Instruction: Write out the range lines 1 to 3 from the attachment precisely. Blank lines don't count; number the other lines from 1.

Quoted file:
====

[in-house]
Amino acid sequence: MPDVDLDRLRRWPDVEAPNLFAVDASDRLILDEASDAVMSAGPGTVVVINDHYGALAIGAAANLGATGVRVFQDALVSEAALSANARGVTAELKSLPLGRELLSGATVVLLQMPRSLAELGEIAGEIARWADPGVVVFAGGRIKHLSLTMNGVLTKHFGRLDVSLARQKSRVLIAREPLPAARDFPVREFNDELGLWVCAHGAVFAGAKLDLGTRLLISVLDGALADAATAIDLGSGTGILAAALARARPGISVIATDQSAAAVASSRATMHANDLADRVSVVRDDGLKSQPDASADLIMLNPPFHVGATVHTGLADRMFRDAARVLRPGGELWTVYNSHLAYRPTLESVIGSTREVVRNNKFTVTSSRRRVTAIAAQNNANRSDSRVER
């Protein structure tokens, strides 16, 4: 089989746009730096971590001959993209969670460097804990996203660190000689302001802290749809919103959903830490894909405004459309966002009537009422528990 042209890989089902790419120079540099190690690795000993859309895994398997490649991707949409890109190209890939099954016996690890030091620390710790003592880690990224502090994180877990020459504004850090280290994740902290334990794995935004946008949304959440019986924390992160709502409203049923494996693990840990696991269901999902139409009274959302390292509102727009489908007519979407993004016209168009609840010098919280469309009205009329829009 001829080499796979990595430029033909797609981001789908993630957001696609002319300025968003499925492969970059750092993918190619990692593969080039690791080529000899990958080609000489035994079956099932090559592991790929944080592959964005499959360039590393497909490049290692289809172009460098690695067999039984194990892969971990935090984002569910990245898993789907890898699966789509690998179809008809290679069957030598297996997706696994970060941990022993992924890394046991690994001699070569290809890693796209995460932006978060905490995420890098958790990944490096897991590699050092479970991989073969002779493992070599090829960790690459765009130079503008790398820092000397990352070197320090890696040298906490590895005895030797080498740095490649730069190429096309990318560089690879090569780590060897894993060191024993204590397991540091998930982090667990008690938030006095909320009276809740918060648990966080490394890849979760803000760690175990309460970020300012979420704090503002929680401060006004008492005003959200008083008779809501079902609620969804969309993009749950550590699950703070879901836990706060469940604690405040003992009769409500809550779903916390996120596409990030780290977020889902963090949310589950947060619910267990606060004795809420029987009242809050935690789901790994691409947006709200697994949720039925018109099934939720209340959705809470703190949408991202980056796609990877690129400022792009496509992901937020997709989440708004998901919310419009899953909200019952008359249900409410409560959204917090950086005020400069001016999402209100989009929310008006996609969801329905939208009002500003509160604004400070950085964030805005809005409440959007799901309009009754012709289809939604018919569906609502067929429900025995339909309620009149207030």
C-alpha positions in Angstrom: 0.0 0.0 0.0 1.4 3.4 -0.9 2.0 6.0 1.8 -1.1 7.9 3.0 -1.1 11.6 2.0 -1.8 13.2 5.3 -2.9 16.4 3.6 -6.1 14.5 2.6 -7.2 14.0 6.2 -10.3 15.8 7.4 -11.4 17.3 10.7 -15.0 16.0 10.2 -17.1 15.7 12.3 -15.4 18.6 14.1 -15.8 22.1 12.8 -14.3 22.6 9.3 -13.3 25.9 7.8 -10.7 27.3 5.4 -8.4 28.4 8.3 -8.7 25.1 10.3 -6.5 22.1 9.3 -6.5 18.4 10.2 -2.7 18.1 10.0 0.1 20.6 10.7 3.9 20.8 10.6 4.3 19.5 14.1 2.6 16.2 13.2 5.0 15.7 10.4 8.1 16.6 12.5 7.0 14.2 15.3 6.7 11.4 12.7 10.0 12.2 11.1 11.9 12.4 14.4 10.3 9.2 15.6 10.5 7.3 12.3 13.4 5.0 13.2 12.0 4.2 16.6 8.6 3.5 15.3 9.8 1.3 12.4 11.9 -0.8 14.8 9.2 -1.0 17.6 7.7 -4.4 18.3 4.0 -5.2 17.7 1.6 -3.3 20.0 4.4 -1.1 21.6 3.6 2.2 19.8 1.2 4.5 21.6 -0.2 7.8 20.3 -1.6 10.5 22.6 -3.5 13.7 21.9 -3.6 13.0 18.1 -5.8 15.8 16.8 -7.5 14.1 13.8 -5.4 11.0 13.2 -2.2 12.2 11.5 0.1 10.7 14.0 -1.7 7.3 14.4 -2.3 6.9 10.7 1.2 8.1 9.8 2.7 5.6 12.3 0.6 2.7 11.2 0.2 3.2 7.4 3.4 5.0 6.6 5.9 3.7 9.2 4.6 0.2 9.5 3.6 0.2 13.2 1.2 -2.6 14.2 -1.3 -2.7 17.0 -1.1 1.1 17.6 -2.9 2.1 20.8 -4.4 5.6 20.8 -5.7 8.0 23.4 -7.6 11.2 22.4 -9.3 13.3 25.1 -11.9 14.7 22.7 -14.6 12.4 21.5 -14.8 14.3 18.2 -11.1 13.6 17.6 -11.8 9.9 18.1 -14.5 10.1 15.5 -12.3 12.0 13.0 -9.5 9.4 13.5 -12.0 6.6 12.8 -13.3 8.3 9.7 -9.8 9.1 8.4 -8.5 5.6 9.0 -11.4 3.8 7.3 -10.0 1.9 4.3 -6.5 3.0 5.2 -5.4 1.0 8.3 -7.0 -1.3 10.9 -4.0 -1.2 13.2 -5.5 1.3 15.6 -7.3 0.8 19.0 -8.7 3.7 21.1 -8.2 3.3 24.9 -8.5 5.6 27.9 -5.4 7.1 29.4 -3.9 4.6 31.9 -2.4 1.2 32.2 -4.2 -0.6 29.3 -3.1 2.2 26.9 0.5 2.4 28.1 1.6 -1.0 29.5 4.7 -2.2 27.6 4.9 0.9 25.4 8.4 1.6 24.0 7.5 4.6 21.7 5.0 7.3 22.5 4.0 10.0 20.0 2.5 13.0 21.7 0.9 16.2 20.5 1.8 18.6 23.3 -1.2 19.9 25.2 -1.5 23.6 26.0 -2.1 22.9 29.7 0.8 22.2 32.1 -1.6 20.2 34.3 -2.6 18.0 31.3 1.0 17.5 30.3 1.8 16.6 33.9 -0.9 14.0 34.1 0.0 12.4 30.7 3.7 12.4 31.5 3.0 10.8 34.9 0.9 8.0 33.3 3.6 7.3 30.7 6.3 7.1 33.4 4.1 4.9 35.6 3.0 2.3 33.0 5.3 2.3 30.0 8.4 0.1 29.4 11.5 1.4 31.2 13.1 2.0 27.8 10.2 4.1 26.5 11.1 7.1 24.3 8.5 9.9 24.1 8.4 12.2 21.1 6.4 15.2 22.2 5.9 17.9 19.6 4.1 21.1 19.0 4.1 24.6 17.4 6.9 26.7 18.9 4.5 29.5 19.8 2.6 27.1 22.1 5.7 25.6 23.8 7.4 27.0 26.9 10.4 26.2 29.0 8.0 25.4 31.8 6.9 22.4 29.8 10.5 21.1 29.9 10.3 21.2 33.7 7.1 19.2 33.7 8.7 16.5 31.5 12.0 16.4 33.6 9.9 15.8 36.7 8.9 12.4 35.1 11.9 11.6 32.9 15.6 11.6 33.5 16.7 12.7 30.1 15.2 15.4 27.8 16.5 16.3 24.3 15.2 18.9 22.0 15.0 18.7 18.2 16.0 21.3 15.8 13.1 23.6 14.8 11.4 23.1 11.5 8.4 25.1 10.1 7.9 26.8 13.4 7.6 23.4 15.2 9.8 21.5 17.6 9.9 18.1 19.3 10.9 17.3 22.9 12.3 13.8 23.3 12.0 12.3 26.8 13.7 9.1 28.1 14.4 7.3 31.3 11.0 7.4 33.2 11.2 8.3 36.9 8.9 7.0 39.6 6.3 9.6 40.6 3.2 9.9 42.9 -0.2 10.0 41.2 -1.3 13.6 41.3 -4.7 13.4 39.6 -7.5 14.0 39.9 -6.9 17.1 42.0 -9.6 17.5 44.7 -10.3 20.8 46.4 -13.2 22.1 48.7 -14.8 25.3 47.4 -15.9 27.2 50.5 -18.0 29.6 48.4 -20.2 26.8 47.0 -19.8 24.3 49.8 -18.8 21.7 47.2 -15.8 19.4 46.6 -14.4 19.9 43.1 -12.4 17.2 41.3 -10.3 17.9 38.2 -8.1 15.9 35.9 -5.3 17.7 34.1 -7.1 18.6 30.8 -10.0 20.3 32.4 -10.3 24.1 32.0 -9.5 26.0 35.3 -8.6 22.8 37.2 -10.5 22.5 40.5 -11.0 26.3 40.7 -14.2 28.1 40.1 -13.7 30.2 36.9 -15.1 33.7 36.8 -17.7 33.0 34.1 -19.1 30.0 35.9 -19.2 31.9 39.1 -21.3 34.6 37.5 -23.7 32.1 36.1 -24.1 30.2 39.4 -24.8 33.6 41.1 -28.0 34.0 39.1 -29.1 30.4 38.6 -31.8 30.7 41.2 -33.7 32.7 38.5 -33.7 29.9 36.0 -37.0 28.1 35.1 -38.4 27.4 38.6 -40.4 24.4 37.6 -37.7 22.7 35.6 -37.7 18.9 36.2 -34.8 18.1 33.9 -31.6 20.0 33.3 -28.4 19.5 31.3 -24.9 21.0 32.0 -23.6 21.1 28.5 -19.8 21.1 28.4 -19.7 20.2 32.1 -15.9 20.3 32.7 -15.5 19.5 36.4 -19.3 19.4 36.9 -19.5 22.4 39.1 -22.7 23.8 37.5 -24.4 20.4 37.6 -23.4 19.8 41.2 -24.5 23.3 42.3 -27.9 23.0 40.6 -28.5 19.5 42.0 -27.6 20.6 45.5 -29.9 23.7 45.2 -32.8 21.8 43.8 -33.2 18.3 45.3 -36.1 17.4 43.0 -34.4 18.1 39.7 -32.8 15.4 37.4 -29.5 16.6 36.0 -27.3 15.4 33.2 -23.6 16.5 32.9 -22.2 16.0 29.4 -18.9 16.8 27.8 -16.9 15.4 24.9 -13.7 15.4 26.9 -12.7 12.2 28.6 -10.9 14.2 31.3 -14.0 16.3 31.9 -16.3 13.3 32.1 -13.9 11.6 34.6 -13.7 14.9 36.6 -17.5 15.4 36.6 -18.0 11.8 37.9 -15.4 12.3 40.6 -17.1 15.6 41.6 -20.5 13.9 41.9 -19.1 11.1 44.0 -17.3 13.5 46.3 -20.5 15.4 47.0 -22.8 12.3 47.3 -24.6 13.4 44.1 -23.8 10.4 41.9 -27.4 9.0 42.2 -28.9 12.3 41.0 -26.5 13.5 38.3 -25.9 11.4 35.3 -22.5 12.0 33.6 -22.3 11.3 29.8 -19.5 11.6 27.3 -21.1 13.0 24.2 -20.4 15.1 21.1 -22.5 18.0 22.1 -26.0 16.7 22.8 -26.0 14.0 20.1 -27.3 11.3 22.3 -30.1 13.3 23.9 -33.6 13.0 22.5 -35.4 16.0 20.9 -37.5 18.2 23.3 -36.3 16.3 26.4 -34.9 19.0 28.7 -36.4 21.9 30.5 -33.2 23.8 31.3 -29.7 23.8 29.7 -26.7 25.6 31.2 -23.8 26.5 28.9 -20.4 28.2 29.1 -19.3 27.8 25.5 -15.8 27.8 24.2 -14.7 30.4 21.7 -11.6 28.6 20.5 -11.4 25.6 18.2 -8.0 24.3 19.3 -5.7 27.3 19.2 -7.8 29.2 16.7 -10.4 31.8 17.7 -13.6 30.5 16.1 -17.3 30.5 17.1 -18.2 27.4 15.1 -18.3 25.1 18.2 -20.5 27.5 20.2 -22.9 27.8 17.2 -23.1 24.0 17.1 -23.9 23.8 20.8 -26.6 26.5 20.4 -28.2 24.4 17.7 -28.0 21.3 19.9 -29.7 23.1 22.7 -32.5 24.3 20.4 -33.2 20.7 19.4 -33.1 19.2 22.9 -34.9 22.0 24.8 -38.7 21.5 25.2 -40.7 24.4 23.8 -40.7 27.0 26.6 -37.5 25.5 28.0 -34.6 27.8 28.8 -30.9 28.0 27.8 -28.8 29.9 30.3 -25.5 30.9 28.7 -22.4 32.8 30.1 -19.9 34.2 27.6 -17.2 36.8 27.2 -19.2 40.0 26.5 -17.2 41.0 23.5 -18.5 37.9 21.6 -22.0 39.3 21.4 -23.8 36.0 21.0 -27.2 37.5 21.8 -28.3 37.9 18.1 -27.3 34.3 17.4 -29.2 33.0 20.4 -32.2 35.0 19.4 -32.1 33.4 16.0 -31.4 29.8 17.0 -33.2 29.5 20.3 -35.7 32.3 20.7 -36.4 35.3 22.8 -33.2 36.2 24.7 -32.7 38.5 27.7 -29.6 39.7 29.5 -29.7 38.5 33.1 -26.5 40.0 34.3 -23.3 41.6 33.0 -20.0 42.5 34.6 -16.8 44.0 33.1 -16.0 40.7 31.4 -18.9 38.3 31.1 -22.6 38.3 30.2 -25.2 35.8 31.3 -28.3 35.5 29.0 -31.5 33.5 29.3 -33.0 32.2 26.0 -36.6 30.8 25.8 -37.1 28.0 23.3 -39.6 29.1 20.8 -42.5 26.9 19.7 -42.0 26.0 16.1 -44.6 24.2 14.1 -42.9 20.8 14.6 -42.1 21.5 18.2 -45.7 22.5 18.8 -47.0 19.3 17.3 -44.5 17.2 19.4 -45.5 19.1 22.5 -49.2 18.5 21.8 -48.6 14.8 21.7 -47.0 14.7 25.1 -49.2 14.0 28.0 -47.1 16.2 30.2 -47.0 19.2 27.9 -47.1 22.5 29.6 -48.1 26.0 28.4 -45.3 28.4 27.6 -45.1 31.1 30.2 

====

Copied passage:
[in-house]
Amino acid sequence: MPDVDLDRLRRWPDVEAPNLFAVDASDRLILDEASDAVMSAGPGTVVVINDHYGALAIGAAANLGATGVRVFQDALVSEAALSANARGVTAELKSLPLGRELLSGATVVLLQMPRSLAELGEIAGEIARWADPGVVVFAGGRIKHLSLTMNGVLTKHFGRLDVSLARQKSRVLIAREPLPAARDFPVREFNDELGLWVCAHGAVFAGAKLDLGTRLLISVLDGALADAATAIDLGSGTGILAAALARARPGISVIATDQSAAAVASSRATMHANDLADRVSVVRDDGLKSQPDASADLIMLNPPFHVGATVHTGLADRMFRDAARVLRPGGELWTVYNSHLAYRPTLESVIGSTREVVRNNKFTVTSSRRRVTAIAAQNNANRSDSRVER
């Protein structure tokens, strides 16, 4: 089989746009730096971590001959993209969670460097804990996203660190000689302001802290749809919103959903830490894909405004459309966002009537009422528990 042209890989089902790419120079540099190690690795000993859309895994398997490649991707949409890109190209890939099954016996690890030091620390710790003592880690990224502090994180877990020459504004850090280290994740902290334990794995935004946008949304959440019986924390992160709502409203049923494996693990840990696991269901999902139409009274959302390292509102727009489908007519979407993004016209168009609840010098919280469309009205009329829009 001829080499796979990595430029033909797609981001789908993630957001696609002319300025968003499925492969970059750092993918190619990692593969080039690791080529000899990958080609000489035994079956099932090559592991790929944080592959964005499959360039590393497909490049290692289809172009460098690695067999039984194990892969971990935090984002569910990245898993789907890898699966789509690998179809008809290679069957030598297996997706696994970060941990022993992924890394046991690994001699070569290809890693796209995460932006978060905490995420890098958790990944490096897991590699050092479970991989073969002779493992070599090829960790690459765009130079503008790398820092000397990352070197320090890696040298906490590895005895030797080498740095490649730069190429096309990318560089690879090569780590060897894993060191024993204590397991540091998930982090667990008690938030006095909320009276809740918060648990966080490394890849979760803000760690175990309460970020300012979420704090503002929680401060006004008492005003959200008083008779809501079902609620969804969309993009749950550590699950703070879901836990706060469940604690405040003992009769409500809550779903916390996120596409990030780290977020889902963090949310589950947060619910267990606060004795809420029987009242809050935690789901790994691409947006709200697994949720039925018109099934939720209340959705809470703190949408991202980056796609990877690129400022792009496509992901937020997709989440708004998901919310419009899953909200019952008359249900409410409560959204917090950086005020400069001016999402209100989009929310008006996609969801329905939208009002500003509160604004400070950085964030805005809005409440959007799901309009009754012709289809939604018919569906609502067929429900025995339909309620009149207030």